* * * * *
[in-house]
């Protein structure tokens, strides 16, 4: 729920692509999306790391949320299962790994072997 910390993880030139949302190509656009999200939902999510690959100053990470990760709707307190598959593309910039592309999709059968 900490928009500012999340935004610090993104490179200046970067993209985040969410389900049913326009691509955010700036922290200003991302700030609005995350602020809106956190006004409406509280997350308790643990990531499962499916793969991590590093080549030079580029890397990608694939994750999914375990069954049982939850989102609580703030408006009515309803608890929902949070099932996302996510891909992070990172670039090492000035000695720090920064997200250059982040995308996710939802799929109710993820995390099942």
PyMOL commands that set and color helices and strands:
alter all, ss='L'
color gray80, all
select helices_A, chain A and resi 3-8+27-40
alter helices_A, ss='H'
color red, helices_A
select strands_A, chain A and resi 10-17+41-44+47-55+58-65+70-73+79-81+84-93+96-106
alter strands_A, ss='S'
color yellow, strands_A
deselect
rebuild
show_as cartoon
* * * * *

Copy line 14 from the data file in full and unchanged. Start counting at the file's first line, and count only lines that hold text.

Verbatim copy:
show_as cartoon